Grant v. Royal

Annotate this Case

108 S.E.2d 627 (1959)

250 N.C. 366

George R. GRANT, Trustee for Mrs. Rebecca Kennedy, Incompetent, v. David Stephen ROYAL.

No. 605.

Supreme Court of North Carolina.

May 20, 1959.

*628 Tally, Tally & Taylor, and Donald B. Strickland, Fayetteville, for plaintiff, appellant.

Nance, Barrington & Collier, by James R. Nance, Fayetteville, and Rudolph G. Singleton, Jr., Fayetteville, for defendant, appellee.

HIGGINS, Justice.

The record in this case leaves the impression that two estimable ladies, born in the horse and buggy days, failed fully to appreciate the speed of present day automobile traffic and the dangers incident thereto. On foot, they attempted to cross a four-lane street at a place where the authorities had made no provision for such crossing. Darkness, rain, wind, fog, clothing and umbrella blending with the color of the street surface, left the defendant insufficient time to avoid them after he could have discovered their intention to continue across his lane of traffic. They had stopped or hesitated in a place of safety from his intended movement. Even so, he stopped after merely bumping them without running over them.

Plaintiff and her witness were crossing from the unlighted side of the street at a place where the defendant had a right to assume and to act on the assumption that pedestrians would recognize his right of way and not obstruct it. Garmon v. Thomas, 241 N.C. 412, 85 S.E.2d 589; Tysinger v. Coble Dairy Products, 225 N.C. 717, 36 S.E.2d 246; Mitchell v. Melts, 220 N.C. 793, 18 S.E.2d 406. (See North Carolina Index, Vol. 1, pp. 264, 265, for full citation of cases.) No presumption of negligence arises from the mere fact there has been an accident and an injury. Fleming v. Twiggs, 244 N.C. 666, 94 S.E.2d 821; Merrell v. Kindley, 244 N.C. 118, 92 S.E.2d 671; Mills v. Moore, 219 N.C. 25, 12 S.E.2d 661.

In this case there is no evidence of speed. All the evidence indicates the defendant had only an instant in which to take evasive action after he could have observed the ladies suddenly decided to hurry across the two lanes for northbound traffic. The wonder is that complete success to avoid the accident failed by so narrow a margin.

The judgment of involuntary nonsuit in the court below is


PARKER, Justice (dissenting).

Mrs. Ella Garrett Beard, a witness for plaintiff, asked defendant at the hospital *629 after Mrs. Rebecca Kennedy had been carried there this question: "Why did you do it; didn't you see them?" He replied: "Yes, I saw them, but I thought they had stopped."

At the hospital this occurred in the presence of Miss Ida Garrett, her sister, Mrs. Burns and defendant: "My sister asked Mr. Royal why he run over us. He said that he did not see us when we stopped in the middle of the street, he saw us when we hesitated, but he thought we turned back. He did not say a thing about us as to when he saw us for the second time. But he did tell me that he saw myself and Mrs. Kennedy in the middle of the street and thought we had turned back, that is right. My sister heard it."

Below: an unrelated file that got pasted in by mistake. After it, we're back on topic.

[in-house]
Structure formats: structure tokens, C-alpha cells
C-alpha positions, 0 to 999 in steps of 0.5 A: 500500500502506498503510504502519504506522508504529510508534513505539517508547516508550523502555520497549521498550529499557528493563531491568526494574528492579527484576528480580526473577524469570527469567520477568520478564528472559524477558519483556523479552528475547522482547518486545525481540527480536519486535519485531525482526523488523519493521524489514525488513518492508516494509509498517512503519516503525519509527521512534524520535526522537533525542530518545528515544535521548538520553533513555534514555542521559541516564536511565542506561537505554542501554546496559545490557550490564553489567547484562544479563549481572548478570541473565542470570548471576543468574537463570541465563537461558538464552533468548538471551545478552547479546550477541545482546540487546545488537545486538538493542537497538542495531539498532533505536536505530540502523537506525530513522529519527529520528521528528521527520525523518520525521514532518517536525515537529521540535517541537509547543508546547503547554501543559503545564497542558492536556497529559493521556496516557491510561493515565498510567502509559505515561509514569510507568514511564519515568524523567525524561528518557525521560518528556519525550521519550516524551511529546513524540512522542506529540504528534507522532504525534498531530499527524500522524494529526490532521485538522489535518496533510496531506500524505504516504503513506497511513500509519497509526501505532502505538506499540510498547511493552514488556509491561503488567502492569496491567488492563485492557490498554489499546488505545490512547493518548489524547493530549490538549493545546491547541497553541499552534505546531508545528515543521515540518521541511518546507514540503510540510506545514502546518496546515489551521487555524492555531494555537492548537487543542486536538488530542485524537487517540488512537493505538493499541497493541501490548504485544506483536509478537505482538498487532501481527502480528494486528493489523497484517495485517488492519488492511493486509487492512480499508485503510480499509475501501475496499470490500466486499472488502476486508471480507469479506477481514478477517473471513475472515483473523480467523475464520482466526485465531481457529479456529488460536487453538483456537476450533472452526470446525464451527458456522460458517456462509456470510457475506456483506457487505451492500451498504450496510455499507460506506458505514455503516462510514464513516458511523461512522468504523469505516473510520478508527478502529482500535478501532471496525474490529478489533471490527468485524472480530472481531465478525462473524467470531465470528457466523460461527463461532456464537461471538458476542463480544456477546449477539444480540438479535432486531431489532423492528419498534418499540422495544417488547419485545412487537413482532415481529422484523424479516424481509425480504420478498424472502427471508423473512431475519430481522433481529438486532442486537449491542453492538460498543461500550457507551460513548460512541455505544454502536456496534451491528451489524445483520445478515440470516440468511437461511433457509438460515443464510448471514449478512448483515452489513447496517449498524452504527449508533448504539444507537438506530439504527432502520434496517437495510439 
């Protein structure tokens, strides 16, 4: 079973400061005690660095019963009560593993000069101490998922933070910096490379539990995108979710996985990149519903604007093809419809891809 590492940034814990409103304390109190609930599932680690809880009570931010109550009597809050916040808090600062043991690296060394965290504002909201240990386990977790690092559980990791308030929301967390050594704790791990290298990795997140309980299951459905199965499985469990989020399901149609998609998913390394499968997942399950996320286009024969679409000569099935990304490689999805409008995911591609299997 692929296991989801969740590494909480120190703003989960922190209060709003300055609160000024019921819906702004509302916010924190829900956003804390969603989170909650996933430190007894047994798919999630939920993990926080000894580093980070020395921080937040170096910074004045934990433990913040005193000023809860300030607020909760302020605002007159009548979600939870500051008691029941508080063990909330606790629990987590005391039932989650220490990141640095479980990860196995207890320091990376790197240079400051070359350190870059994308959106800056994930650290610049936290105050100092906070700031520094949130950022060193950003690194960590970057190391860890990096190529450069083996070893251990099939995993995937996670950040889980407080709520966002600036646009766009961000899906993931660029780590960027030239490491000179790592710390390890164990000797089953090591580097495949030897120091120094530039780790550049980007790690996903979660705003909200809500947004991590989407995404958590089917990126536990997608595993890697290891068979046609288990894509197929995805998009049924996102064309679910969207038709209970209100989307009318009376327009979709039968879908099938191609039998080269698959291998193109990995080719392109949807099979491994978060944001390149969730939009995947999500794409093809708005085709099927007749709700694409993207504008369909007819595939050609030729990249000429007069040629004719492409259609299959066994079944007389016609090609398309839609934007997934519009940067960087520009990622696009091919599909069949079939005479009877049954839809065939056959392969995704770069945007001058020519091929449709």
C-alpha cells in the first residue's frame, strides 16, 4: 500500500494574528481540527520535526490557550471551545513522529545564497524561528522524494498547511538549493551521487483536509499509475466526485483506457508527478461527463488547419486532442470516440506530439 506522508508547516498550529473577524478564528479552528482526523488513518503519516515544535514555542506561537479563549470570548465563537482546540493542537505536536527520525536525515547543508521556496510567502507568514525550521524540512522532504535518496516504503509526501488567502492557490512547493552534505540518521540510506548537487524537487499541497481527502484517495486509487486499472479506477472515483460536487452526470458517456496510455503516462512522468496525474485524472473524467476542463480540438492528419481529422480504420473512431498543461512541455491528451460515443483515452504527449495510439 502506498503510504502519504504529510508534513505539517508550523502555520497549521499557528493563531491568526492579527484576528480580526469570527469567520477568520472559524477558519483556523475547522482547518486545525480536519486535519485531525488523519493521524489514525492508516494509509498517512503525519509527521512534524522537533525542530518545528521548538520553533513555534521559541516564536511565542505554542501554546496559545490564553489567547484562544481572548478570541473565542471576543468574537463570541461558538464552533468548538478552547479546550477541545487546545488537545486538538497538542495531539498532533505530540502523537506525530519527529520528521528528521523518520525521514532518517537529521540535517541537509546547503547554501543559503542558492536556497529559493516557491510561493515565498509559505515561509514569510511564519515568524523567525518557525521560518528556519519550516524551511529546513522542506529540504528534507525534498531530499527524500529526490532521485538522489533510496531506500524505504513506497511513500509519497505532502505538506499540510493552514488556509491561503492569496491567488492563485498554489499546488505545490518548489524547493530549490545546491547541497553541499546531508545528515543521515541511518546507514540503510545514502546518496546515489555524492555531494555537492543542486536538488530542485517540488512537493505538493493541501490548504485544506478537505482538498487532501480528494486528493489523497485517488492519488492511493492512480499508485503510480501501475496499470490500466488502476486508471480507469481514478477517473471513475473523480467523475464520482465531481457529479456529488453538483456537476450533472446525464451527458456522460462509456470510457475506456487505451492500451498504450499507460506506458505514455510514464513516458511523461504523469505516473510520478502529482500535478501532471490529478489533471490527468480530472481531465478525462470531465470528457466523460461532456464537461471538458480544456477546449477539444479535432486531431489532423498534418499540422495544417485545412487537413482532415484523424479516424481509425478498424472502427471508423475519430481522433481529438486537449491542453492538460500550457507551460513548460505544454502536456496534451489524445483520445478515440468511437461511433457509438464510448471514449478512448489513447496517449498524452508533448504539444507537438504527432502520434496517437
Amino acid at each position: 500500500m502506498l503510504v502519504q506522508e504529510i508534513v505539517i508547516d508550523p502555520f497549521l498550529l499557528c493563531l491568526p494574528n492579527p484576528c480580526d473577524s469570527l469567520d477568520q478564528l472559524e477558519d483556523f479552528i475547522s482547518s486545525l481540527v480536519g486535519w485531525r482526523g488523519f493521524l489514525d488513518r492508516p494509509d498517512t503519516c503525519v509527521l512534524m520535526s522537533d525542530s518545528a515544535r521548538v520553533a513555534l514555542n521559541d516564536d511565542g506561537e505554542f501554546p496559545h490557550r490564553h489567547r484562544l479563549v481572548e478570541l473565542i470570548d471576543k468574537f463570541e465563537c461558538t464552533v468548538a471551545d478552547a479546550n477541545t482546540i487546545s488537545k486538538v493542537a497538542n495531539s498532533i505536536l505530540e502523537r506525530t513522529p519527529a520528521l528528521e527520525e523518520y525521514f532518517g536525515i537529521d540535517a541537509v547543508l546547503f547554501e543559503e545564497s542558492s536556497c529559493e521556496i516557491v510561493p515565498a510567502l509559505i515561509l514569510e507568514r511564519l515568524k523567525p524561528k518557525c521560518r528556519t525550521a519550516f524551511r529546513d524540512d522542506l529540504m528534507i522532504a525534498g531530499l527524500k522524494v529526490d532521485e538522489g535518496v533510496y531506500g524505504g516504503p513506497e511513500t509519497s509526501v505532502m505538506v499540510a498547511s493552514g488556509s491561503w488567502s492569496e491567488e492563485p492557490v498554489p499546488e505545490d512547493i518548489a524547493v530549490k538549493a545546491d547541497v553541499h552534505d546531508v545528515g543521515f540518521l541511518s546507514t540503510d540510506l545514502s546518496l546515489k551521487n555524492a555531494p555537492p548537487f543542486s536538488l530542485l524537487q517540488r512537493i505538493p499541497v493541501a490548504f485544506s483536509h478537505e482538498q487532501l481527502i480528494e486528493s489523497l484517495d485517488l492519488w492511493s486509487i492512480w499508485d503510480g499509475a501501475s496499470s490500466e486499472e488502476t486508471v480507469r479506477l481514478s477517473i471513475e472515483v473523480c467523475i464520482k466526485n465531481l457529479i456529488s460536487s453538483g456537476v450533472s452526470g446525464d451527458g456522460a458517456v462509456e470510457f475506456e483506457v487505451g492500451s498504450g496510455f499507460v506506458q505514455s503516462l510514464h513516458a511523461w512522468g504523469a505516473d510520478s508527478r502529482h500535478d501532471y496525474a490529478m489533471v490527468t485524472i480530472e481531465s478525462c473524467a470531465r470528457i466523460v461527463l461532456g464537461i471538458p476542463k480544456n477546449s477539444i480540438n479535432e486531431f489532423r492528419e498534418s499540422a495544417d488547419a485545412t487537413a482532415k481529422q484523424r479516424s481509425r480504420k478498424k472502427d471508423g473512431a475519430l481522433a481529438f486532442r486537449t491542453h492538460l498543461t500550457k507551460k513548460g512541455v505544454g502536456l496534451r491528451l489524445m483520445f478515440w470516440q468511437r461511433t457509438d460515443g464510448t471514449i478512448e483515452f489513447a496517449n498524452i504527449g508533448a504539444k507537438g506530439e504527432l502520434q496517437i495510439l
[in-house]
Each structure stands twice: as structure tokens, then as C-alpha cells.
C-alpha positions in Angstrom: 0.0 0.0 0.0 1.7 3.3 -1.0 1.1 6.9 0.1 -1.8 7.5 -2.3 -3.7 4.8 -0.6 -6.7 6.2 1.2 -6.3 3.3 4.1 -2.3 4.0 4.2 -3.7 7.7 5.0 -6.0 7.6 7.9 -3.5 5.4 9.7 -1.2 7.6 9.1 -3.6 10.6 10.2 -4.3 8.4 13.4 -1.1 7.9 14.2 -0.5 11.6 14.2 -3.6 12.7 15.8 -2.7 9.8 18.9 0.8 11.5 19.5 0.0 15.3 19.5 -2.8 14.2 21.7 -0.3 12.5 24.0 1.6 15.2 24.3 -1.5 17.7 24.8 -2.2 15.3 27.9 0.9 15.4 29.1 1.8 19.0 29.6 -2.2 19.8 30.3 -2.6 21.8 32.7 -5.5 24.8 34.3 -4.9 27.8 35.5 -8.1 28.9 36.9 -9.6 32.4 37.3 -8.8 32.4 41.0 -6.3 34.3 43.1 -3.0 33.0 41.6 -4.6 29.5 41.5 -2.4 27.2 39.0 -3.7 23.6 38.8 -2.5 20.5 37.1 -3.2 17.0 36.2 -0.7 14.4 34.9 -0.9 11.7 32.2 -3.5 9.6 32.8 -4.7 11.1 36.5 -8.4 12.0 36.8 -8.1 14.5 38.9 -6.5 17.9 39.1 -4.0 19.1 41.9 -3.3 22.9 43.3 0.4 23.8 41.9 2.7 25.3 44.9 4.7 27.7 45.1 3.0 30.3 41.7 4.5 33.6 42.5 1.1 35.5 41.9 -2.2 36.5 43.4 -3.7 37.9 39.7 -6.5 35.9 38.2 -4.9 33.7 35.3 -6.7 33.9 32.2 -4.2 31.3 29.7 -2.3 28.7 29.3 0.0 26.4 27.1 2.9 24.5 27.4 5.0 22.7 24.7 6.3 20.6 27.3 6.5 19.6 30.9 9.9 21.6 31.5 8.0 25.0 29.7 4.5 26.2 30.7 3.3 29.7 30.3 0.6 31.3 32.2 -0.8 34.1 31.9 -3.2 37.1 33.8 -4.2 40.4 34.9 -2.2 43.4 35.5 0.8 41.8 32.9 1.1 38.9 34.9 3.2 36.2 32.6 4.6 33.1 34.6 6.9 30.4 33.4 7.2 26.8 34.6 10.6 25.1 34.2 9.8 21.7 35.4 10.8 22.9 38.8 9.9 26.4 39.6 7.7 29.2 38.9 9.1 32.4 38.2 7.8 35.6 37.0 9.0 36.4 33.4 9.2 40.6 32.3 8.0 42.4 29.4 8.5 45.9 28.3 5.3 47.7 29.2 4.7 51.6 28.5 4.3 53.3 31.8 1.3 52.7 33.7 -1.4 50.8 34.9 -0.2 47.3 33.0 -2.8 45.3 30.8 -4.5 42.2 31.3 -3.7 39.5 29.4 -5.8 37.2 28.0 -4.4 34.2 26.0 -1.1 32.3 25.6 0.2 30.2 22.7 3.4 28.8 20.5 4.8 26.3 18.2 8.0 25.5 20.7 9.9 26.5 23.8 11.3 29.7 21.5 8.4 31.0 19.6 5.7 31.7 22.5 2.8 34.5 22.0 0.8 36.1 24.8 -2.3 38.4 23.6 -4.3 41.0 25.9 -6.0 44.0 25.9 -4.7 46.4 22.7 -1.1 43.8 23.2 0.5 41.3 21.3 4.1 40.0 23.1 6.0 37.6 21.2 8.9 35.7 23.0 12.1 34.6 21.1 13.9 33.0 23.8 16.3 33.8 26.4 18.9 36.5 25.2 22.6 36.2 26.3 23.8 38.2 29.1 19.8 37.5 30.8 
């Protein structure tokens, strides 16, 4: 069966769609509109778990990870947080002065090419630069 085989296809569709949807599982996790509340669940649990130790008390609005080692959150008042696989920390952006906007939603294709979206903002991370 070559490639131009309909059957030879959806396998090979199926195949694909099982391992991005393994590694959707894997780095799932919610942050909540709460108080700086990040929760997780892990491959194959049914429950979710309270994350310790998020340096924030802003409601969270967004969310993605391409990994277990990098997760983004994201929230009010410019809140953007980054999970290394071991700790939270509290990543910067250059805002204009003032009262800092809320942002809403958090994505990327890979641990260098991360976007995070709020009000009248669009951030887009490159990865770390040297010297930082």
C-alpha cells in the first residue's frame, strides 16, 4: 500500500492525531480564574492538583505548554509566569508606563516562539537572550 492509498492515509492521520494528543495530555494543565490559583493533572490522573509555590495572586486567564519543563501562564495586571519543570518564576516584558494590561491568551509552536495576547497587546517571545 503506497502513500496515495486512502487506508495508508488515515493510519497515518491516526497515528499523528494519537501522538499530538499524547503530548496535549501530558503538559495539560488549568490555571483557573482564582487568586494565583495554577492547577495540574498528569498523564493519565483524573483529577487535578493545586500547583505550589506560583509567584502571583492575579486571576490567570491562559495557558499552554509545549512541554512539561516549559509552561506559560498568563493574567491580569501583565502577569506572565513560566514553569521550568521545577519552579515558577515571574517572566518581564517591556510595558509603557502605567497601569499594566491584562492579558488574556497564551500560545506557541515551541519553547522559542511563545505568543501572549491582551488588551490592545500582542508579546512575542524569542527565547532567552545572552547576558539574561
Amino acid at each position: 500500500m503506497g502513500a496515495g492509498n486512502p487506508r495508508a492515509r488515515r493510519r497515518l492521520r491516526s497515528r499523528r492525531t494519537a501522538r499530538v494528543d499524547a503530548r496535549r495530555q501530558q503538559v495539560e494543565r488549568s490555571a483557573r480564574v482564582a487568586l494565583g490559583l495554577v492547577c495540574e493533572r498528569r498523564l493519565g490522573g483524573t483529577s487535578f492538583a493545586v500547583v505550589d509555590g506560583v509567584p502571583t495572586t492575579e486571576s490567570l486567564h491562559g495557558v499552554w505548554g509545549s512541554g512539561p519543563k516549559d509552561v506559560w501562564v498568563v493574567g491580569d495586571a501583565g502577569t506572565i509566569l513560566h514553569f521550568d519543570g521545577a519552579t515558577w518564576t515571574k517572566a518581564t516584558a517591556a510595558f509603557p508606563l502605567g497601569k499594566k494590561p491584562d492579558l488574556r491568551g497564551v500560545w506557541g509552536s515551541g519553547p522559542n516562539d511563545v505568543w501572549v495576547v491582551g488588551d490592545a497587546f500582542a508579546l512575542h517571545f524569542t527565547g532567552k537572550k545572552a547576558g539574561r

Ramsey Street is about 40 feet wide, and is practically level and straight, where the two ladies were struck. After Miss Ida Garrett was knocked down, she was next to the curbing, and Mrs. Kennedy was to her left. Other facts are stated in the majority opinion. These two elderly ladies were hurrying across the street as fast as they could from Mrs. Kennedy's home to attend prayer meeting at a neighbor's home.

Plaintiff, in reply to the defense of contributory negligence alleged in the answer, has invoked the doctrine of last clear chance. It seems to me from a study of the evidence, and considering it in the light most favorable to plaintiff, that these inferences may be legitimately drawn therefrom: Defendant was negligent, Mrs. Rebecca Kennedy was guilty of contributory negligence, but that, although Mrs. Kennedy had negligently placed herself in a position of peril from which she could not escape by the exercise of reasonable care, the defendant knew, or by the exercise of reasonable care could have discovered, her perilous position and her incapacity to escape from it before she was struck by his automobile, that the defendant had the time and means to avoid injury to her by the exercise of reasonable care after he discovered, or should have discovered, her dangerous position and her incapacity to escape therefrom, but negligently failed to use the available time and means to avoid striking her with his automobile, and for that reason struck and injured her. Wade v. Jones Sausage Co., 239 N.C. 524, 80 S.E.2d 150.

I vote to reverse the judgment of nonsuit entered below.